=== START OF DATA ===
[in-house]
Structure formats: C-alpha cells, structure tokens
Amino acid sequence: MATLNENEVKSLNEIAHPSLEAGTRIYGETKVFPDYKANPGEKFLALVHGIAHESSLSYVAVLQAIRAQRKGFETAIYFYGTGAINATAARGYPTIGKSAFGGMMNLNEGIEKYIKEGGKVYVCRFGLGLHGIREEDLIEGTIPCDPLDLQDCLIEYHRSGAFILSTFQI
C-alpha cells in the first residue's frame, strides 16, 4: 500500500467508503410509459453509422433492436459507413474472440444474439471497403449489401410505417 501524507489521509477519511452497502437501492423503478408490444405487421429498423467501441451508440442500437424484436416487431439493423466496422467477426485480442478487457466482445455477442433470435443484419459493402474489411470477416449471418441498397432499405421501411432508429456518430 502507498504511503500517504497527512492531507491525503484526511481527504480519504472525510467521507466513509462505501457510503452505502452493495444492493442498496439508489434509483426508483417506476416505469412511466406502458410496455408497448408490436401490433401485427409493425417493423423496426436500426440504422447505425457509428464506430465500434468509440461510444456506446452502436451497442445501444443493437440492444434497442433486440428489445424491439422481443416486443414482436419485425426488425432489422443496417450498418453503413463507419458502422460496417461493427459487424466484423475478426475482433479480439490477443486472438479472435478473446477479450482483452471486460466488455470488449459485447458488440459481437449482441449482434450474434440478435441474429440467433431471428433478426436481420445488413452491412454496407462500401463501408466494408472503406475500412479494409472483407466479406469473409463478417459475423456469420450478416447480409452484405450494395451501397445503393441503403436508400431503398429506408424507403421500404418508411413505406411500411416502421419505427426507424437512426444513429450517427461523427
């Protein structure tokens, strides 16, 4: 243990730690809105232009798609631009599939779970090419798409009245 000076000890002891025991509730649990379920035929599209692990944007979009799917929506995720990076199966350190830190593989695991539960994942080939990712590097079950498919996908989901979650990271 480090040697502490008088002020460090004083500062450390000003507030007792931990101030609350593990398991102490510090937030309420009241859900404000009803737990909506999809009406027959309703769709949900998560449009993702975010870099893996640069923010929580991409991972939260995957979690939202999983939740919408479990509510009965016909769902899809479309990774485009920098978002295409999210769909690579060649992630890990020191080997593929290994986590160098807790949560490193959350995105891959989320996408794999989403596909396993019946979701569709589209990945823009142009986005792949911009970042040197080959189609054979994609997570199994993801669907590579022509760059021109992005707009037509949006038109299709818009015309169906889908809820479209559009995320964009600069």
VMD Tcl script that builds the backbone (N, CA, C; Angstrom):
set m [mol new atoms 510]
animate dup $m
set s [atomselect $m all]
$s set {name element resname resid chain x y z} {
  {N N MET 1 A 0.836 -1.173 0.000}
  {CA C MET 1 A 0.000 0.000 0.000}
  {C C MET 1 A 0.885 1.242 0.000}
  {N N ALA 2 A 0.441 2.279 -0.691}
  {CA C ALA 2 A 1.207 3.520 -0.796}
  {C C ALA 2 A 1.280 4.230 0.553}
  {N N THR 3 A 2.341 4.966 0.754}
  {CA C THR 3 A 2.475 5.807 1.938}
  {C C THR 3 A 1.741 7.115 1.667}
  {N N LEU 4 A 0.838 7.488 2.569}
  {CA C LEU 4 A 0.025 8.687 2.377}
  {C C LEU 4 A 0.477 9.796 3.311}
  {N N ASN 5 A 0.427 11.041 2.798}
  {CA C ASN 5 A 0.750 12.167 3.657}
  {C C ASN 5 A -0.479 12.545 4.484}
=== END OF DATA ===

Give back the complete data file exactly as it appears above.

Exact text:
[in-house]
Structure formats: C-alpha cells, structure tokens
Amino acid sequence: MATLNENEVKSLNEIAHPSLEAGTRIYGETKVFPDYKANPGEKFLALVHGIAHESSLSYVAVLQAIRAQRKGFETAIYFYGTGAINATAARGYPTIGKSAFGGMMNLNEGIEKYIKEGGKVYVCRFGLGLHGIREEDLIEGTIPCDPLDLQDCLIEYHRSGAFILSTFQI
C-alpha cells in the first residue's frame, strides 16, 4: 500500500467508503410509459453509422433492436459507413474472440444474439471497403449489401410505417 501524507489521509477519511452497502437501492423503478408490444405487421429498423467501441451508440442500437424484436416487431439493423466496422467477426485480442478487457466482445455477442433470435443484419459493402474489411470477416449471418441498397432499405421501411432508429456518430 502507498504511503500517504497527512492531507491525503484526511481527504480519504472525510467521507466513509462505501457510503452505502452493495444492493442498496439508489434509483426508483417506476416505469412511466406502458410496455408497448408490436401490433401485427409493425417493423423496426436500426440504422447505425457509428464506430465500434468509440461510444456506446452502436451497442445501444443493437440492444434497442433486440428489445424491439422481443416486443414482436419485425426488425432489422443496417450498418453503413463507419458502422460496417461493427459487424466484423475478426475482433479480439490477443486472438479472435478473446477479450482483452471486460466488455470488449459485447458488440459481437449482441449482434450474434440478435441474429440467433431471428433478426436481420445488413452491412454496407462500401463501408466494408472503406475500412479494409472483407466479406469473409463478417459475423456469420450478416447480409452484405450494395451501397445503393441503403436508400431503398429506408424507403421500404418508411413505406411500411416502421419505427426507424437512426444513429450517427461523427
């Protein structure tokens, strides 16, 4: 243990730690809105232009798609631009599939779970090419798409009245 000076000890002891025991509730649990379920035929599209692990944007979009799917929506995720990076199966350190830190593989695991539960994942080939990712590097079950498919996908989901979650990271 480090040697502490008088002020460090004083500062450390000003507030007792931990101030609350593990398991102490510090937030309420009241859900404000009803737990909506999809009406027959309703769709949900998560449009993702975010870099893996640069923010929580991409991972939260995957979690939202999983939740919408479990509510009965016909769902899809479309990774485009920098978002295409999210769909690579060649992630890990020191080997593929290994986590160098807790949560490193959350995105891959989320996408794999989403596909396993019946979701569709589209990945823009142009986005792949911009970042040197080959189609054979994609997570199994993801669907590579022509760059021109992005707009037509949006038109299709818009015309169906889908809820479209559009995320964009600069």
VMD Tcl script that builds the backbone (N, CA, C; Angstrom):
set m [mol new atoms 510]
animate dup $m
set s [atomselect $m all]
$s set {name element resname resid chain x y z} {
  {N N MET 1 A 0.836 -1.173 0.000}
  {CA C MET 1 A 0.000 0.000 0.000}
  {C C MET 1 A 0.885 1.242 0.000}
  {N N ALA 2 A 0.441 2.279 -0.691}
  {CA C ALA 2 A 1.207 3.520 -0.796}
  {C C ALA 2 A 1.280 4.230 0.553}
  {N N THR 3 A 2.341 4.966 0.754}
  {CA C THR 3 A 2.475 5.807 1.938}
  {C C THR 3 A 1.741 7.115 1.667}
  {N N LEU 4 A 0.838 7.488 2.569}
  {CA C LEU 4 A 0.025 8.687 2.377}
  {C C LEU 4 A 0.477 9.796 3.311}
  {N N ASN 5 A 0.427 11.041 2.798}
  {CA C ASN 5 A 0.750 12.167 3.657}
  {C C ASN 5 A -0.479 12.545 4.484}